Killing aid workers

On November 24, Abdel Raheem received news that Israeli shelling killed her brother-in-law and his family in northern Gaza.

Osama was an Arabic language supervisor for the United Nations Relief and Works Agency for Palestine Refugees (UNRWA), which has provided healthcare, education and other services to Palestinian refugees since the Nakba. Osama was killed along with his son, daughter-in-law and three granddaughters.

“He didn’t have any relation with any armed organisation or Palestinian movement. He was a civilian,” Abdel Raheem said.

Since October 7, Israel has killed more than 150 UNRWA staff with its indiscriminate bombardment of Gaza. That’s the highest number of UN staff killed in any conflict since the UN was founded in 1945.

The killing of UNRWA employees is emblematic of Israel’s broader assault against the aid organisation.

On the same day that the ICJ ruled it “plausible” that Israel is committing genocide in Gaza, the Israeli government alleged that 12 UNRWA employees took part in Hamas’s October 7 attacks.

But according to Channel 4 News, which obtained internal Israeli intelligence documents, Israel provided no evidence that UNRWA employees were involved in the October 7 attacks.

Despite the lack of evidence, a number of Israel’s Western allies – such as Canada, the United Kingdom and the United States – cut funding to UNRWA even as famine looms due to Israel’s siege on Gaza.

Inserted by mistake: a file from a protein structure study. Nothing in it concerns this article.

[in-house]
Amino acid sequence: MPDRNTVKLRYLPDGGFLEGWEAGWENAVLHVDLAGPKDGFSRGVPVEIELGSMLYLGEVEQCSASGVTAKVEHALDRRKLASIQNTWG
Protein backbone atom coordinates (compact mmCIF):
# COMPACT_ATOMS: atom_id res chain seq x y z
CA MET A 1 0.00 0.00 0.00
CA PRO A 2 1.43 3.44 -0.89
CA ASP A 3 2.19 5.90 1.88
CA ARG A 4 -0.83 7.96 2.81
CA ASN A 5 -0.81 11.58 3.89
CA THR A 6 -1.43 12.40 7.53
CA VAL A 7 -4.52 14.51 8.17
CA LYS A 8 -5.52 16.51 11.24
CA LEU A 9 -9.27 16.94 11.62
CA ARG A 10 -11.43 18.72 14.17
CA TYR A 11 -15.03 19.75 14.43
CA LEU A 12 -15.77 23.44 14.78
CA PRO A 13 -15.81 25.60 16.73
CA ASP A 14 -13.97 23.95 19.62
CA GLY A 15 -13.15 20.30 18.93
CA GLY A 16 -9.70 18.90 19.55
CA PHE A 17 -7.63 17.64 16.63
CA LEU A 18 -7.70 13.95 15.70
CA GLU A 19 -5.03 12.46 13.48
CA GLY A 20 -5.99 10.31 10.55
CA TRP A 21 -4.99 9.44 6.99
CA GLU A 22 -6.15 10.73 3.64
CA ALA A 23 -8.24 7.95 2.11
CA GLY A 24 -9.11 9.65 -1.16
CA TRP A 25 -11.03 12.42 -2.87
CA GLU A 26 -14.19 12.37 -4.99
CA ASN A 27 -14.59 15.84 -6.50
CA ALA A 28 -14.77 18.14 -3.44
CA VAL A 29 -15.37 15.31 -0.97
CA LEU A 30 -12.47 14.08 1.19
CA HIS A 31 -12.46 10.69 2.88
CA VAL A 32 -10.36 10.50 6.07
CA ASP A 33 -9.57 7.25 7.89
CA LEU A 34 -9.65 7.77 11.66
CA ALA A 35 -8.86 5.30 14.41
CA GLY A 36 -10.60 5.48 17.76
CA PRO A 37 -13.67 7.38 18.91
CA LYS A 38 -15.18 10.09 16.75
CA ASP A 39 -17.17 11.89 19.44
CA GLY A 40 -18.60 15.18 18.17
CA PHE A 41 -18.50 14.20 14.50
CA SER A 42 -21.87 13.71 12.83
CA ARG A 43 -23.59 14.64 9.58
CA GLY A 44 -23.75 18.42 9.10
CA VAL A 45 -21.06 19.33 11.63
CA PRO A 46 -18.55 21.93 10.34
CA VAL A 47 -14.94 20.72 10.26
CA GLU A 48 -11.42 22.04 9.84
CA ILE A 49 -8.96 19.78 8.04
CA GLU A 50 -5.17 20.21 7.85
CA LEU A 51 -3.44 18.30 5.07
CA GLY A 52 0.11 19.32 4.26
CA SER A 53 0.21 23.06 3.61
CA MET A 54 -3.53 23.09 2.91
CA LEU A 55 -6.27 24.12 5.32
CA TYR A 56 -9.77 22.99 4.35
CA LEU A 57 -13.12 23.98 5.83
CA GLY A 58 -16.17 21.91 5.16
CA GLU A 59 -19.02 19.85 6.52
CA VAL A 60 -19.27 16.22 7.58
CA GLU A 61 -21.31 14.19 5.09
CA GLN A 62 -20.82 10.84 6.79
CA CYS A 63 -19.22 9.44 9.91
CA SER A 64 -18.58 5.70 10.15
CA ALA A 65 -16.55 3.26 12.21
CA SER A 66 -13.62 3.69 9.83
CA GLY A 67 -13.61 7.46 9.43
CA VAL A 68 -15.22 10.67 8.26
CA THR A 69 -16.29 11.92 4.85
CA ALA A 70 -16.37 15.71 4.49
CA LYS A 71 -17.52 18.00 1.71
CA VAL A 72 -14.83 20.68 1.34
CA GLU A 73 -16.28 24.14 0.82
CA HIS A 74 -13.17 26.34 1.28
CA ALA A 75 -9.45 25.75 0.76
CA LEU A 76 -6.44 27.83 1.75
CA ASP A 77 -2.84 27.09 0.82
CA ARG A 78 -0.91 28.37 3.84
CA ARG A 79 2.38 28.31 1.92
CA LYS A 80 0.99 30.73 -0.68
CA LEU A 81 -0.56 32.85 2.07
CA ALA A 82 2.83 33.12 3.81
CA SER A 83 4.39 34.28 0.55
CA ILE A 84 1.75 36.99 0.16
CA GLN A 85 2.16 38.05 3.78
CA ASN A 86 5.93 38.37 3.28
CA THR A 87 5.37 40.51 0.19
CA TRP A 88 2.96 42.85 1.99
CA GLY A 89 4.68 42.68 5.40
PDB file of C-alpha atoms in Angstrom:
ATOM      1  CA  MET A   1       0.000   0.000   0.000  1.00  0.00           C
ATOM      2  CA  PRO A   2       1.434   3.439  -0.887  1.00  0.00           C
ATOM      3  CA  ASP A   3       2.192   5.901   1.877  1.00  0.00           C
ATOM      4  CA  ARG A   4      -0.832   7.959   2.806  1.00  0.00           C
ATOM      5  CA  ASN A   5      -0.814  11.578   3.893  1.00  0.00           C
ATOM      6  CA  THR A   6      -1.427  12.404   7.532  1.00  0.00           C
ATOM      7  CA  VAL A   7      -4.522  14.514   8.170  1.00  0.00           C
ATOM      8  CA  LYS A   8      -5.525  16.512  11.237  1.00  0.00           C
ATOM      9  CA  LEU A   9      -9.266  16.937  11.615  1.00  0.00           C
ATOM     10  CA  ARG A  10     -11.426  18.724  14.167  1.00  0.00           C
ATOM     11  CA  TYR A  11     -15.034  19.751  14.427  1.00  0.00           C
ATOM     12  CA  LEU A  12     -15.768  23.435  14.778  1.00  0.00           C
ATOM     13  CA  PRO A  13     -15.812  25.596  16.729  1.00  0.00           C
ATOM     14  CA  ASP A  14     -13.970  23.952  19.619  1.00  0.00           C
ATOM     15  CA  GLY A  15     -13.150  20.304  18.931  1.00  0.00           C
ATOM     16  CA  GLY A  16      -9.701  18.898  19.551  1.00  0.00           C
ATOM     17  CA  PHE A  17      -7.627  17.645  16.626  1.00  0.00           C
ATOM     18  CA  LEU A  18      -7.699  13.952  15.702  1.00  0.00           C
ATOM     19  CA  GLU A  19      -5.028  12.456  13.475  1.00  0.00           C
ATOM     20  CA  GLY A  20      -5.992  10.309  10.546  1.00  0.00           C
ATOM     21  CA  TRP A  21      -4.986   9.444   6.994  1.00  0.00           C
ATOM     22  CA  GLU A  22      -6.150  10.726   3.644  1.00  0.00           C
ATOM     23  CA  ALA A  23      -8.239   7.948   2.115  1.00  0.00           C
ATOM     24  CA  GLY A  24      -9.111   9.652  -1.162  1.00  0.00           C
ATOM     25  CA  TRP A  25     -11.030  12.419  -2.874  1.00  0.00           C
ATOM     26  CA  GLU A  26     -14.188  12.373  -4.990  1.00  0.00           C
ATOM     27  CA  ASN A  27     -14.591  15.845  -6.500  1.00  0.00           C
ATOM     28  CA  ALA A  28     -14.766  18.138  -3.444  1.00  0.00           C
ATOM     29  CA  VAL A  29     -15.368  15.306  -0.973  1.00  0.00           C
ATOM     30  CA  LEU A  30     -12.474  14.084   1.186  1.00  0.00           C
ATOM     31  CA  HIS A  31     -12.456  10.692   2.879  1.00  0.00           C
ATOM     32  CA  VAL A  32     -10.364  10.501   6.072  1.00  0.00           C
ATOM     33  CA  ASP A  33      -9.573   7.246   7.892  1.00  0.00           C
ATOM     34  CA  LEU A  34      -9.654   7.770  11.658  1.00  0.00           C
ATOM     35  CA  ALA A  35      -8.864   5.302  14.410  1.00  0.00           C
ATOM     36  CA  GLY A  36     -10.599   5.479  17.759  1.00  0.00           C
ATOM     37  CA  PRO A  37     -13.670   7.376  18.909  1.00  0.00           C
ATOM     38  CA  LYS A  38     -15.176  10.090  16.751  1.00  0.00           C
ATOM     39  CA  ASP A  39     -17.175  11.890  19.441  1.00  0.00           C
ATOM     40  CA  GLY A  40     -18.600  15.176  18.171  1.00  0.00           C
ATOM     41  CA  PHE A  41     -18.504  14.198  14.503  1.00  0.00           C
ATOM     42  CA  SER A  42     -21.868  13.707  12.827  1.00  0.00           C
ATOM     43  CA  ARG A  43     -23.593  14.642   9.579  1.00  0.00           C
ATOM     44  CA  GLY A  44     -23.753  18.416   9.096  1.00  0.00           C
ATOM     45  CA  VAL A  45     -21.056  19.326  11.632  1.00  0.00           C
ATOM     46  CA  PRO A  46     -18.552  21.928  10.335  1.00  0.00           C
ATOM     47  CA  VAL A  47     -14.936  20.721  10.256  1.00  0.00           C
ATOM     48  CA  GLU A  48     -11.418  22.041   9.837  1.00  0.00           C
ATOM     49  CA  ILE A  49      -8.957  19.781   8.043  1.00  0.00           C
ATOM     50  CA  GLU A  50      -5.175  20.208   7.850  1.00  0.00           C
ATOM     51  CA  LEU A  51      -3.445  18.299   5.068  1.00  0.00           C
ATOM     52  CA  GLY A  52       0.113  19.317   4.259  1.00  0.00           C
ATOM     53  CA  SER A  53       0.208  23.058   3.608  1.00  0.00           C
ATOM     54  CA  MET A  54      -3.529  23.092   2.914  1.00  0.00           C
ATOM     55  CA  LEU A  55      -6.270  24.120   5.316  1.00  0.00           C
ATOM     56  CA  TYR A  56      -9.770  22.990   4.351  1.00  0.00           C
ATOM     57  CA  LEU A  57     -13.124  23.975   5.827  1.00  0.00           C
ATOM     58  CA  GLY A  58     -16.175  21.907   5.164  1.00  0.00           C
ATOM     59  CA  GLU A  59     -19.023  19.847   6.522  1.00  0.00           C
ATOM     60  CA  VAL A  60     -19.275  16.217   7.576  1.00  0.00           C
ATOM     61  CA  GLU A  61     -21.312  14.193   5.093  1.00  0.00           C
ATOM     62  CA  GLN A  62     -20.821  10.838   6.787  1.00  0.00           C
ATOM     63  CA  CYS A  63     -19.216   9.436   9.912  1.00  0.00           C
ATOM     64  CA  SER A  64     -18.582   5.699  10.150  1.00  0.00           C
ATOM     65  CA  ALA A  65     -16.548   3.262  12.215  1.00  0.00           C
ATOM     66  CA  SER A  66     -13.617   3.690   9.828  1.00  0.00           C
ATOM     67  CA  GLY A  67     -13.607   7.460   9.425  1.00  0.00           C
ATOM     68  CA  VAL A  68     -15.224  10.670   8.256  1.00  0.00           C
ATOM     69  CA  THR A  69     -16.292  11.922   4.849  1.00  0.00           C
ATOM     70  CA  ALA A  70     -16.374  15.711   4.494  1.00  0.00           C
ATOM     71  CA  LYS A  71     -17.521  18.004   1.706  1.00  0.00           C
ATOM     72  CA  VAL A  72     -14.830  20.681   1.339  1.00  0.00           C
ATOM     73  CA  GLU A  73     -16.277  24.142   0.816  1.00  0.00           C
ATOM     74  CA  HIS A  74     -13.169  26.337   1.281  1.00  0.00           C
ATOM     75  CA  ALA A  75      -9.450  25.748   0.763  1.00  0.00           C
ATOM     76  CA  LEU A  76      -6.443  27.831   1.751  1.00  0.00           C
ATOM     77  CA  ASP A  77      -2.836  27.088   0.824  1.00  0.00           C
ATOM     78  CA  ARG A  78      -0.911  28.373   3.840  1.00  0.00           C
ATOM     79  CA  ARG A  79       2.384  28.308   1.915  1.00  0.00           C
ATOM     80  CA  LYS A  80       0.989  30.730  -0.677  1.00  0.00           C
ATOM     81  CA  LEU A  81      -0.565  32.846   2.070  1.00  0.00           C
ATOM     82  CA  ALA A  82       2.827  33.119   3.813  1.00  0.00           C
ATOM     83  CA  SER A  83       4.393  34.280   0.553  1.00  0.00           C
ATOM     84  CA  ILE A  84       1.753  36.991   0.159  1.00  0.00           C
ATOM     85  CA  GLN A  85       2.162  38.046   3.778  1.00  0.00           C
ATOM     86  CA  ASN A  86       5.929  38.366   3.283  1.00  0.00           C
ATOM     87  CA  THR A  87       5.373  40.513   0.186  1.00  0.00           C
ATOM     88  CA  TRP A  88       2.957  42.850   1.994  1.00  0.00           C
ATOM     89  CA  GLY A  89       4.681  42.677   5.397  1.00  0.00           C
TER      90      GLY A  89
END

“If UNRWA stops, then everything will collapse on Palestinians,” said one Gaza UNRWA employee, who is not authorised to speak to the press.

“All the requirements to sustain life will be destroyed, especially for the elderly and for children.”

Never leaving

At the end of January, Qatari Prime Minister Mohammed bin Abdulrahman bin Jassim Al Thani travelled to Paris to meet intelligence officials from Israel, Egypt and the US.

They discussed a possible humanitarian pause whereby Hamas would release women and children held captive in exchange for a scale-up in humanitarian aid. Steps to secure a permanent ceasefire would follow.

News of the meeting reached Gaza, where rumours spread that an end to the war was imminent. Over X (formerly Twitter), videos surfaced of children, elderly men and teenagers dancing and celebrating the news. Abdel Raheem was hoping, even praying, that the rumours were true. But the truce has yet to materialise.

“Every day, every hour, every minute and every second, we all fear that we are going to die,” Abdel Raheem said with resignation.

Those fears were compounded when Israel announced on Friday that it was going to target Rafah, an area near the Egyptian border where about 1.8 million Palestinians like Abdel Raheem have sought shelter.

Most civilians in Rafah are staying in residential buildings or sleeping on the cold streets in tents. Abdel Raheem and her husband are staying in a middle school for girls that is now an UNRWA shelter

Some Israeli intelligence and government officials have long called for all Palestinians in Gaza to be expelled to Egypt. However, Egyptian President Abdel Fattah el-Sisi has made it clear that he would not support any move that could lead to the permanent displacement of Palestinians from Gaza.

Abdel Raheem said that even if she could cross into Egypt, she would prefer to die on her land.

“There is no way we are going to Egypt. This is our country and our land. We are Palestinian,” she said.

“If we die, then we want to die here.”

Source: Al Jazeera